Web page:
"Mamie," says the Kid, "I was—I was, because I was so d—— lonely, I couldn't stand it. Mamie, I didn't believe anybody could be so lonely. You threw me down, and I just couldn't stand it."

"So," says she, though I could see she'd been just eatin' out her heart to hear the very things he was sayin'—"so, for that reason you go find try to spoil another woman's life. That's just like a man!"

"No," says he, "it wasn't that. Honest, I meant to make her happy. I wanted to treat some woman better than I'd treated you. I wanted to make it up to some woman just because you were a woman"—he got sort of tangled in his own words, but he went on doggedly, just the way he fights an up-hill fight in the prize ring. She laughed sort of hysterically.

"Oh, you were marryin' her on my account. I wish I could have told the judge that; he'd have laughed himself to death!"

"Yes, it was," he said, serious as could be. "I'd have made her a good husband, too, even if I didn't love her. I've learned my lesson, Mamie, right through the book."

She stood up suddenly, and her big eyes flashed through her tears. "And what did you mean by wantin' her tattooed with two red hearts and a blue true-lover's knot? I suppose that was to show her how much you love me!"

"It sure was to remind me of you," he said, never flinchin'. "I wanted to think all the time of the mean way I treated you. I wanted every time I saw that mark to say to myself: 'Kid, hearts is hearts. You did a bum job once, but you needn't twice. You didn't live up to the promises you made to Mamie—don't forget it.' That was why I wanted Bessie to wear them two hearts and lover's knot and things, to remind me of you!"

"And I call that not fair to her," says she, weakenin' just the same. Then she pushes up the loose sleeve of her dress, which only just came to her elbow, and there, sure enough, was the rottenest job of tattooin' that ever was made on a pretty arm. She looked at it, twistin' her arm over to get a squint at it, and the big tears kept comin' to her eyes and rollin' down her cheeks one after another. "Do you remember," she says, softlike, "the funny dump we went to in Seattle, where that was done?"

"Yes," says he.

"And the little monkey of a man who did that for us?"

He nodded.

"And do you remember when we came home, how you kissed all around the place, and almost cried because you thought it hurt me?" Her voice choked, and he didn't answer, because he couldn't. "Oh," she sobbed, "it cost me a heap just to make up my mind to have that taken off. But I felt I just had to. I couldn't be reminded all the time—it would have killed me. I didn't want ever to see it again."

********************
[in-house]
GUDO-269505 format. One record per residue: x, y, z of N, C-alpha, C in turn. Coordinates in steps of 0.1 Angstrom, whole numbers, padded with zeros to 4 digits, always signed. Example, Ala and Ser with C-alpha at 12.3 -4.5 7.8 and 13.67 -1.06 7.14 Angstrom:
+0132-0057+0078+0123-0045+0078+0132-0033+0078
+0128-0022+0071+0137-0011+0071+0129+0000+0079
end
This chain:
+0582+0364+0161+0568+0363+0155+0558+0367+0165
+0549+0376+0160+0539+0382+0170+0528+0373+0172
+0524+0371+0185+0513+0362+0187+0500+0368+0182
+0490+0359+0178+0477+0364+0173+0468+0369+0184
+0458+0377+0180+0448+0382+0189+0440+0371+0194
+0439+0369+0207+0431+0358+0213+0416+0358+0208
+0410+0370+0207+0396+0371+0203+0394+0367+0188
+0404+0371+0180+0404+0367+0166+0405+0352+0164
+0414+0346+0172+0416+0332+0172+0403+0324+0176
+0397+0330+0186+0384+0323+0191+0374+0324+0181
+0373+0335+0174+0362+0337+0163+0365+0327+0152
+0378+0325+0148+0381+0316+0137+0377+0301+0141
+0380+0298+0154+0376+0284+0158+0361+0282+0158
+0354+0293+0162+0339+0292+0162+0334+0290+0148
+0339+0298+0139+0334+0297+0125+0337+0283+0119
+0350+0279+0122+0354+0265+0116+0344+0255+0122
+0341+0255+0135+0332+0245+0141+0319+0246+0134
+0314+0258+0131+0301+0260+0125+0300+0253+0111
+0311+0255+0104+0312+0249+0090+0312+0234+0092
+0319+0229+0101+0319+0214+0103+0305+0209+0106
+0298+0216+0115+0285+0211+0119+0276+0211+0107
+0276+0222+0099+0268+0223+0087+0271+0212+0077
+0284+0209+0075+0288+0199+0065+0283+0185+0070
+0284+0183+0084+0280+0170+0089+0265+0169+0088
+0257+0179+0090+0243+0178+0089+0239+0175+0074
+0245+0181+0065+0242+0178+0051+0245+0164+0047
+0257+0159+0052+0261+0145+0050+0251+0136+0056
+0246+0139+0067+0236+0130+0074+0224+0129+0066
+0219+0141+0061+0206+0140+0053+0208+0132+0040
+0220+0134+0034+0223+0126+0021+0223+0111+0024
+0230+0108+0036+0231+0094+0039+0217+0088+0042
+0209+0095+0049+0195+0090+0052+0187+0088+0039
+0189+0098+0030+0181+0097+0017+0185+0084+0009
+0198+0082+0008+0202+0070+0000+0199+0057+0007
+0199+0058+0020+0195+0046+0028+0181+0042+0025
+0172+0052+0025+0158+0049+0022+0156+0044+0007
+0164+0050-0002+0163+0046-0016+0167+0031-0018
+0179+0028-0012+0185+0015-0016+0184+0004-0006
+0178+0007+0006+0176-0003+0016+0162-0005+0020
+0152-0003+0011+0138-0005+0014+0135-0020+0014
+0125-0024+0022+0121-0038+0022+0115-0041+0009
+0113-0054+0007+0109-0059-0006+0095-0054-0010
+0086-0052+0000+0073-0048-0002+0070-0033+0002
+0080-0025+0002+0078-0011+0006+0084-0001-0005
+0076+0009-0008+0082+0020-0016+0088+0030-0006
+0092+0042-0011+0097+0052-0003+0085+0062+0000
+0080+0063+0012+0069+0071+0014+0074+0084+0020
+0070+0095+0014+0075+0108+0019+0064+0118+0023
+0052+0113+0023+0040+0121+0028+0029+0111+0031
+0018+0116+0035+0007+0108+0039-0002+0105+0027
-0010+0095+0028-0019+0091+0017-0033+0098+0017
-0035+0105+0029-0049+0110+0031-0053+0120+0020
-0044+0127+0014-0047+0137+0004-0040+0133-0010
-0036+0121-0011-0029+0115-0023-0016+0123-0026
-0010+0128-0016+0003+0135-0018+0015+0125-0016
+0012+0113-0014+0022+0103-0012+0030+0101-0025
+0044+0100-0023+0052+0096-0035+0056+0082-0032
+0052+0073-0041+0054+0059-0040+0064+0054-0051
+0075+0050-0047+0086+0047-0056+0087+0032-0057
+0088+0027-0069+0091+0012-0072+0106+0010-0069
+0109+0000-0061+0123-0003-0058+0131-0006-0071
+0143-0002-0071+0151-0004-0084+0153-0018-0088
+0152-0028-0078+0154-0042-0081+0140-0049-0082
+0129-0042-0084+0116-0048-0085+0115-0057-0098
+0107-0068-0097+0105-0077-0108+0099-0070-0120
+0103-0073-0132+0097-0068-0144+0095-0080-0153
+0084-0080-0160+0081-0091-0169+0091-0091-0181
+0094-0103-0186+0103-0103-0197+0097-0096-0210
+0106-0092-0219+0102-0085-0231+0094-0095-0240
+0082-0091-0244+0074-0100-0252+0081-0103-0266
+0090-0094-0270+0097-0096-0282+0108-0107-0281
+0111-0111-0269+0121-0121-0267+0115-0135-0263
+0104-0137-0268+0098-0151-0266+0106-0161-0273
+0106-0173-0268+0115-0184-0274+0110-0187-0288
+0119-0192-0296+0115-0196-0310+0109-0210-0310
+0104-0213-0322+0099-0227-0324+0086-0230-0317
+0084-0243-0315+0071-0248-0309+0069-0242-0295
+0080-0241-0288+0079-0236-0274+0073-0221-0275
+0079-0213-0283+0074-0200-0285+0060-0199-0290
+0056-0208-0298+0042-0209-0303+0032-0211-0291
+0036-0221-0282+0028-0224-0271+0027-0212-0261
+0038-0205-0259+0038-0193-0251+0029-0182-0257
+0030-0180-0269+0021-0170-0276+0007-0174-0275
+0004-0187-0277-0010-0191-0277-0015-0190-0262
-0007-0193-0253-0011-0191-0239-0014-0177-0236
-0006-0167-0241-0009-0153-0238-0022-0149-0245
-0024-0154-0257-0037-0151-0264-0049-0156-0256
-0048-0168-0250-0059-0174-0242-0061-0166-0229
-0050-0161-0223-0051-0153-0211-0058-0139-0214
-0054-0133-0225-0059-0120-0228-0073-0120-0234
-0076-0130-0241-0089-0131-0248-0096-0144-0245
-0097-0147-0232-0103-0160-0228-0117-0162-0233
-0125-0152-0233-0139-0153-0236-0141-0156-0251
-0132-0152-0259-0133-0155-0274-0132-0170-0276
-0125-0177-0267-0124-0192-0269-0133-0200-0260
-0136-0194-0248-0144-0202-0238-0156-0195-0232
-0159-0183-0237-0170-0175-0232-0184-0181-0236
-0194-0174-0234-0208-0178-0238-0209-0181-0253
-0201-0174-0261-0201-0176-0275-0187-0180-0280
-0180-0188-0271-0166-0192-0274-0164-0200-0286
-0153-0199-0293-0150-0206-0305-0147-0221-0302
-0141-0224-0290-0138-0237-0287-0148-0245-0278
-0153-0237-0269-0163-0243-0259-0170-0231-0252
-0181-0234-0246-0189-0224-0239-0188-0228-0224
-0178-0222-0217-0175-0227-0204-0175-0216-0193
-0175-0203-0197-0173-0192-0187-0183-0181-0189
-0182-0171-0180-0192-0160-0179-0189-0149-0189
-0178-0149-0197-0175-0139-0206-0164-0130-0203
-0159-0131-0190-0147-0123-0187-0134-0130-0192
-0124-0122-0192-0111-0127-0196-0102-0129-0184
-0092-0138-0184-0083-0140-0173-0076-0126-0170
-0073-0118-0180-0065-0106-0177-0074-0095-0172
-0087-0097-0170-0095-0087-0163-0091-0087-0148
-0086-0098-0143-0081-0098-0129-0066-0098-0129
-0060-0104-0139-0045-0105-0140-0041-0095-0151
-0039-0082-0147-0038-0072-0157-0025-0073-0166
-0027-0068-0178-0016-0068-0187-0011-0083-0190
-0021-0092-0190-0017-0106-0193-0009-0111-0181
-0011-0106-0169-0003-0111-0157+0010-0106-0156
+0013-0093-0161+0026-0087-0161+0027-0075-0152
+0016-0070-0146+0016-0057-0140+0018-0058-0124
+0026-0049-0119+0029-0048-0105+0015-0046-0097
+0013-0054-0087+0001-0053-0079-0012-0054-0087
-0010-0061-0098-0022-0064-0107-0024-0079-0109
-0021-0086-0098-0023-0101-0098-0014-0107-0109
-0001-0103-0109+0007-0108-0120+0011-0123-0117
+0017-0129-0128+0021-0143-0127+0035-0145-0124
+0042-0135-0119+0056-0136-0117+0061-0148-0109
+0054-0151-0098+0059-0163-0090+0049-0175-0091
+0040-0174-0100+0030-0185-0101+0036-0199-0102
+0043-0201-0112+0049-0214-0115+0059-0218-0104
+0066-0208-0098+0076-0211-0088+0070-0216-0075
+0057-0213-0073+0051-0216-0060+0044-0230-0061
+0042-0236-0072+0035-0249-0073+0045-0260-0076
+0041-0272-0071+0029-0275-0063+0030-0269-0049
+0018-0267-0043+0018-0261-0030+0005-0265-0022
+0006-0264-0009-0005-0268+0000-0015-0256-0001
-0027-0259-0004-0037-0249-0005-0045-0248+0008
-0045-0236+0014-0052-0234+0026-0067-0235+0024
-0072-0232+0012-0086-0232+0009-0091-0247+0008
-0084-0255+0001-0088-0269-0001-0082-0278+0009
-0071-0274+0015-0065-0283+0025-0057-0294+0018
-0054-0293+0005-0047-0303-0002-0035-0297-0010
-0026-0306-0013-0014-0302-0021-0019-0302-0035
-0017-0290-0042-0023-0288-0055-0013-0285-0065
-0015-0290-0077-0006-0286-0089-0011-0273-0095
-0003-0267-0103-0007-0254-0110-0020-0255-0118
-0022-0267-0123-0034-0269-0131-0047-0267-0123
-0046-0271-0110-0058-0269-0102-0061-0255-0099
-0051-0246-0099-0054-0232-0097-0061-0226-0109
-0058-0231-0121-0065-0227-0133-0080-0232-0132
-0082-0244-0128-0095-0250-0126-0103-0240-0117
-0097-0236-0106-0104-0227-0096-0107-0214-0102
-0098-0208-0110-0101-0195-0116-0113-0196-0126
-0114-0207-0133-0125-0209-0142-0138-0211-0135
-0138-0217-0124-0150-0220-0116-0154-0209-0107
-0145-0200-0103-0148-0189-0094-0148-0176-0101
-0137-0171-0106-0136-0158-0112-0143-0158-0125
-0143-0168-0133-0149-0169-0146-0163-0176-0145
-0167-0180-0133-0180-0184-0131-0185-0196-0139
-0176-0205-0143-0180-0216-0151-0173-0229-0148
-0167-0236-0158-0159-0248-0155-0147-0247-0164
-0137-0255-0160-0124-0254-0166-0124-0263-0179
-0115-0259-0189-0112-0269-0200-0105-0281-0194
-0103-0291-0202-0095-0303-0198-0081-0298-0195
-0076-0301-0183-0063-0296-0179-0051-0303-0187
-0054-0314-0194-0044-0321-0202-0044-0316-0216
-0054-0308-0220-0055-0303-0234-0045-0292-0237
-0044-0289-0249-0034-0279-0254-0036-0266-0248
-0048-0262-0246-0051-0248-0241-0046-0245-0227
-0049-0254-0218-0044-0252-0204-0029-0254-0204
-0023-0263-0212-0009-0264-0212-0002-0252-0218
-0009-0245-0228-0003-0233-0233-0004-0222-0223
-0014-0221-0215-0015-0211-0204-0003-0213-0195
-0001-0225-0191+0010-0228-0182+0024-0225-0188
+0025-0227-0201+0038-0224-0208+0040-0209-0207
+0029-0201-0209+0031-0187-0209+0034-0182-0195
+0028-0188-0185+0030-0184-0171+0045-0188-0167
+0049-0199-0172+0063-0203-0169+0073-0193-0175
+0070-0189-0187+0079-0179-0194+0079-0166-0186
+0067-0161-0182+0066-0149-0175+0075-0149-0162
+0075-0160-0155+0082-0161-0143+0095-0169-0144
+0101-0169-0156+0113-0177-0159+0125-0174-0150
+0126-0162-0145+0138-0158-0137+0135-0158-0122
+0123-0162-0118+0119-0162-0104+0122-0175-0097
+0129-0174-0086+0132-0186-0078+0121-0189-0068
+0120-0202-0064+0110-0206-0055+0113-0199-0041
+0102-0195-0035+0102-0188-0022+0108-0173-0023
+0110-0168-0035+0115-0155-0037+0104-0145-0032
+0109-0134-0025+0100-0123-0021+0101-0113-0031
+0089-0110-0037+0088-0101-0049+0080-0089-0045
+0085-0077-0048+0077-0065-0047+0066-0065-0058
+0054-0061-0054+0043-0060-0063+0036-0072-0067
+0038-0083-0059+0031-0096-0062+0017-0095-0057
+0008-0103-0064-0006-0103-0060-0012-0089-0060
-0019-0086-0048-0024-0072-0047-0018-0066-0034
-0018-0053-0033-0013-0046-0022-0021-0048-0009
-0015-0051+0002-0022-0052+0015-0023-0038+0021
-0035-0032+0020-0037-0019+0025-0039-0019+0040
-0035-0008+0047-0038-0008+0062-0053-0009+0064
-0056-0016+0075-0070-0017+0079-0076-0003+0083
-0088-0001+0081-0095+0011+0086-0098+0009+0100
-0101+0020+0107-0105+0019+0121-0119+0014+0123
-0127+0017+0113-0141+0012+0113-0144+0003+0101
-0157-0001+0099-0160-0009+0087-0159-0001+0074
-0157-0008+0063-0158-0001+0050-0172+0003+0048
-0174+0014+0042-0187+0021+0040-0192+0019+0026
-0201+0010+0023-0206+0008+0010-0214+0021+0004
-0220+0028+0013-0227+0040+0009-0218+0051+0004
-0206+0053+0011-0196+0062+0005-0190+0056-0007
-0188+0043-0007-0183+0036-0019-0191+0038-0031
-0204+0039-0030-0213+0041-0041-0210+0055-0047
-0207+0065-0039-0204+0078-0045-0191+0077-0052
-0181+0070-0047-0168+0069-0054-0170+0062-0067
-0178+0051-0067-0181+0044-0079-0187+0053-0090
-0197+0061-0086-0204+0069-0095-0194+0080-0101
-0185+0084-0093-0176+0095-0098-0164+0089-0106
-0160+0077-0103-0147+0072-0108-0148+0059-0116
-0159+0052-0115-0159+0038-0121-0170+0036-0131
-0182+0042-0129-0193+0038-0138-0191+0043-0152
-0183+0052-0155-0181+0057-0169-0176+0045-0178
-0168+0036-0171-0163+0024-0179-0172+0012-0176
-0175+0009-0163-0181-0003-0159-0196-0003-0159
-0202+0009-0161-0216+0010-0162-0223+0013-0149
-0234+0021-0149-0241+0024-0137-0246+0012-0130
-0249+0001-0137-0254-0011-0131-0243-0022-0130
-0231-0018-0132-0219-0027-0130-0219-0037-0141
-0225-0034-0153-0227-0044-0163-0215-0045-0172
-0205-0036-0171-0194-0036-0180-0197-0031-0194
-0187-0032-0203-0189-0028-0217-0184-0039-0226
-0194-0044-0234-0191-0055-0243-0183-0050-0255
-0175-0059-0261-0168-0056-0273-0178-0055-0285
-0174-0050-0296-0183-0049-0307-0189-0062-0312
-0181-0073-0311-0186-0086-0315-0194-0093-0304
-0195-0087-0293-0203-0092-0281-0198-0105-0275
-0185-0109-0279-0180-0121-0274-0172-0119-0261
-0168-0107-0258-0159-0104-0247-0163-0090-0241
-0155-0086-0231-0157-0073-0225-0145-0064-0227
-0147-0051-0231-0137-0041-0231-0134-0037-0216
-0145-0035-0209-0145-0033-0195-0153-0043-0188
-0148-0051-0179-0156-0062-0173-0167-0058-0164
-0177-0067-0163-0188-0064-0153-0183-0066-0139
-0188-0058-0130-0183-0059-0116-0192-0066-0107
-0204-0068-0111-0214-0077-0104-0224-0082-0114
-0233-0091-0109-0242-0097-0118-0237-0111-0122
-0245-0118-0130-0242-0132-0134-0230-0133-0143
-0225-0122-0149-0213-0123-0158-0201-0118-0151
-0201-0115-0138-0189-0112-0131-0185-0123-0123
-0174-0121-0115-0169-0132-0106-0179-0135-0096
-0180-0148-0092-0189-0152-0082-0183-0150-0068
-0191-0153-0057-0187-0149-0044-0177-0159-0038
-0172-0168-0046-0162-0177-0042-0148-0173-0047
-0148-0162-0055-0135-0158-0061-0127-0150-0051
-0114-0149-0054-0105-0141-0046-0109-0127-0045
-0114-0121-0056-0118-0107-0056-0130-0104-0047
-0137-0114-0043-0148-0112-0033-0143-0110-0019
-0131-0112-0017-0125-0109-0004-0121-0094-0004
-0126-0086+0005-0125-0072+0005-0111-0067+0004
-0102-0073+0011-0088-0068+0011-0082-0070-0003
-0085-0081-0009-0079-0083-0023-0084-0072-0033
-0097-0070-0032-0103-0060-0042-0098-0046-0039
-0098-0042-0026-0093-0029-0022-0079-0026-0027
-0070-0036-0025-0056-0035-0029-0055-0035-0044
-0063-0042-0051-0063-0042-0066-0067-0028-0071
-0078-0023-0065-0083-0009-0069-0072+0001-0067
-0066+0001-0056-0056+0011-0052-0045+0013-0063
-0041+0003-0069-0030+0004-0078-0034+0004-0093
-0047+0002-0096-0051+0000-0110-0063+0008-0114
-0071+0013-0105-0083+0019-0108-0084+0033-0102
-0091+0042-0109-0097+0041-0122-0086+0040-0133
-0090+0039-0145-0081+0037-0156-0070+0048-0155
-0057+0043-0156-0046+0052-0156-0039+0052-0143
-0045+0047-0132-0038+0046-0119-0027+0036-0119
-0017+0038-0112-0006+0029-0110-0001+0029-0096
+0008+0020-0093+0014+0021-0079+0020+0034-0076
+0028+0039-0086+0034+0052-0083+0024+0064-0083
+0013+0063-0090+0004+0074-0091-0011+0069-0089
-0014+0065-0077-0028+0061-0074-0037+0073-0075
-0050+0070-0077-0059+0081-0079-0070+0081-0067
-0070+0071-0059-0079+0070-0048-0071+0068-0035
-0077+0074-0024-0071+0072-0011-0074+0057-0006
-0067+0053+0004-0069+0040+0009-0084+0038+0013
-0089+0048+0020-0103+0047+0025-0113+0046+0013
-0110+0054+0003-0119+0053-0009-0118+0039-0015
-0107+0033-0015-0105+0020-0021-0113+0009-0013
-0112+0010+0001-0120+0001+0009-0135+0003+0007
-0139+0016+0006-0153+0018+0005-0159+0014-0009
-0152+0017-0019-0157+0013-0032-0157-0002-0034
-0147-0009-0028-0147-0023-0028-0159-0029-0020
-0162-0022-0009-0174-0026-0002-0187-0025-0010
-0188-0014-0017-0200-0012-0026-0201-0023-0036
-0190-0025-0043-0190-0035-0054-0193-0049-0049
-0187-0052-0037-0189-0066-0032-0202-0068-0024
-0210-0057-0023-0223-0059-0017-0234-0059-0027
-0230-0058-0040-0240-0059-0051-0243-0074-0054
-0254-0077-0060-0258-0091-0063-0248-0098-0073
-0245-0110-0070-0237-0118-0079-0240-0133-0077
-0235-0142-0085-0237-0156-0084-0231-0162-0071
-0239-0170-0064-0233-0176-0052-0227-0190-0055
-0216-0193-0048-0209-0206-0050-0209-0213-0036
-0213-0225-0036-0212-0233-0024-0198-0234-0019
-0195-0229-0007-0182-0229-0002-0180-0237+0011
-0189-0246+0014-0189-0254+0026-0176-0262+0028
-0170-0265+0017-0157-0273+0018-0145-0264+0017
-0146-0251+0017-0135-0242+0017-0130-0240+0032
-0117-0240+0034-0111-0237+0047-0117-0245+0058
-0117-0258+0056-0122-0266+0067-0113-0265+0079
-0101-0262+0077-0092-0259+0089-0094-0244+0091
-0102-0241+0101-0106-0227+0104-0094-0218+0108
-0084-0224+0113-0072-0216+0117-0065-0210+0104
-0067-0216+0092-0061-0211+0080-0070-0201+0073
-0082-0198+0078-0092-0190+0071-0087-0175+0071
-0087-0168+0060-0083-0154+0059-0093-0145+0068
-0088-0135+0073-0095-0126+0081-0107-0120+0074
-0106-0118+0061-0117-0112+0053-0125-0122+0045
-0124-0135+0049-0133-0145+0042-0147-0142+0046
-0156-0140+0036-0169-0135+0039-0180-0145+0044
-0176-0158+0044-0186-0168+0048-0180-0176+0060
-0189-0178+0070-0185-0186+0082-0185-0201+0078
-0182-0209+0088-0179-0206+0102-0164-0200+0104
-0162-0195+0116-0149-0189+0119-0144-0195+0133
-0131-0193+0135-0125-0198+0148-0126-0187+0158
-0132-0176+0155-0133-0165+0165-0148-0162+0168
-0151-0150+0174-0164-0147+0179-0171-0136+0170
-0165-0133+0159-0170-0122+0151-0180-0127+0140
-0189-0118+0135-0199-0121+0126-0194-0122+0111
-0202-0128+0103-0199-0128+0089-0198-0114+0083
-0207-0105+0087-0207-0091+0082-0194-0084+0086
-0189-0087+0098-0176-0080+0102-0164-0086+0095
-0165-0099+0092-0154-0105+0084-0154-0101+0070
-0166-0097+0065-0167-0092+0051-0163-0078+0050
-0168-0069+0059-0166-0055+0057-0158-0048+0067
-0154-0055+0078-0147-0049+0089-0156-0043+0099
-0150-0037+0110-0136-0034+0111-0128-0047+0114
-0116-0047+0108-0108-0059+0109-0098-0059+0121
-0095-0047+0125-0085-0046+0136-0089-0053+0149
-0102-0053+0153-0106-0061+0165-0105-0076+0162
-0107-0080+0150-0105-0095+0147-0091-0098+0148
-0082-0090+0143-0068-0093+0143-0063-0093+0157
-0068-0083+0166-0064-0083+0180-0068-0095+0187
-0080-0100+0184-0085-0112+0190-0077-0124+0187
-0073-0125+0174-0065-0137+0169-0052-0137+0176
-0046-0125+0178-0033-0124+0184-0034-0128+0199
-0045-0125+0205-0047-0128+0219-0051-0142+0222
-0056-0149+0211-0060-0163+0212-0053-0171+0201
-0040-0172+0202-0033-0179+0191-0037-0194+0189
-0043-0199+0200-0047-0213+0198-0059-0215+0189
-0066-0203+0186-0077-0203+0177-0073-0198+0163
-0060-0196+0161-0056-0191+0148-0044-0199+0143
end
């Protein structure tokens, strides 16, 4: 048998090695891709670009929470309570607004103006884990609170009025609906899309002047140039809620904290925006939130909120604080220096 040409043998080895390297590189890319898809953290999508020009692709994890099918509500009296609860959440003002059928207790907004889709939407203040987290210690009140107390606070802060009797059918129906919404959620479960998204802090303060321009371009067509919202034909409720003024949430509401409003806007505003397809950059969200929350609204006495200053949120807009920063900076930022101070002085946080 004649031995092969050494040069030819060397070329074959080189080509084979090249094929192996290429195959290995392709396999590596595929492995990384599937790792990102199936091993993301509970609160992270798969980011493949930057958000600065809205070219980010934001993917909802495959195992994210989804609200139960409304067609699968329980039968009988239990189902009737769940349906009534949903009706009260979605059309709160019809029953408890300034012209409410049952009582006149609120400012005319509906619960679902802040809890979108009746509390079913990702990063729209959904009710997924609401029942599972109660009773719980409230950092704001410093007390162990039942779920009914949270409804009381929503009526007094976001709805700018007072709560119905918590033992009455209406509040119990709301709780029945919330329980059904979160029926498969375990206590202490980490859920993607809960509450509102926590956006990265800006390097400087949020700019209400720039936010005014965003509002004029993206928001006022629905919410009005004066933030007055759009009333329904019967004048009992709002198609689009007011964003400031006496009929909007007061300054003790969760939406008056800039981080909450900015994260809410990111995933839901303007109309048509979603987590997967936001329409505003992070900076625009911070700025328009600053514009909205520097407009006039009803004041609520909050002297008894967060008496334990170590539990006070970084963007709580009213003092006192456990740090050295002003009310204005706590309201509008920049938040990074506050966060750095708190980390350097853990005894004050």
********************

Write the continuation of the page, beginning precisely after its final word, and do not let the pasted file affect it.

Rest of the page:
HE came over to the chair and knelt down to her just like a little boy sayin' his prayers to his mother. They'd forgotten I was anywhere in the world, them two. I might just as well have been a clothes dummy for all they saw or heard of me. So I just sat and took it all in, and wondered at what fools we all is, and envied them, too.

"Then," says he, "let it stay—let it stay there, Mamie, dearie. That mark'll remind me in all the years to come what a beast I've been—just as I said it would, and I promise to be all you wanted me to be when we decided on them two hearts. Don't take it off, Mamie. Take me back, instead. They say a prize fighter can't 'come back'—show 'em they lie, Mamie. Let me do it. And, girlie, I'm signed up to fight Knockout Burns. I can't do it with no heart in me. Mamie, for the sake of the game, give me another chance, and I promise you now, there'll be no side steppin', and you can land me the solar plexus for keeps if ever I go over the ropes. Mamie, old girl, will you?"

Then they clinched. After a while I got tired.

"Time!" I calls, suddenlike. Golly! you should have seen 'em break away. I liked to bust from laughin'. The Kid looked at me sort of dazedlike. Then he giggled.

"We sort of forgot the audience, didn't we, Mamie?" He looked at me and laughed again. "Why, Guff, I'm a Jonah to your business, all right, all right; lost you a job comin' and goin', didn't I?—stopped Bessie from puttin' it on, and Mamie from takin' it off. Well, come along with me and Mamie, and see us buy the license, and we'll blow you."

This work is in the public domain in the United States because it was published before January 1, 1925.

The author died in 1940, so this work is also in the public domain in countries and areas where the copyright term is the author's life plus 75 years or less. This work may also be in the public domain in countries and areas with longer native copyright terms that apply the rule of the shorter term to foreign works.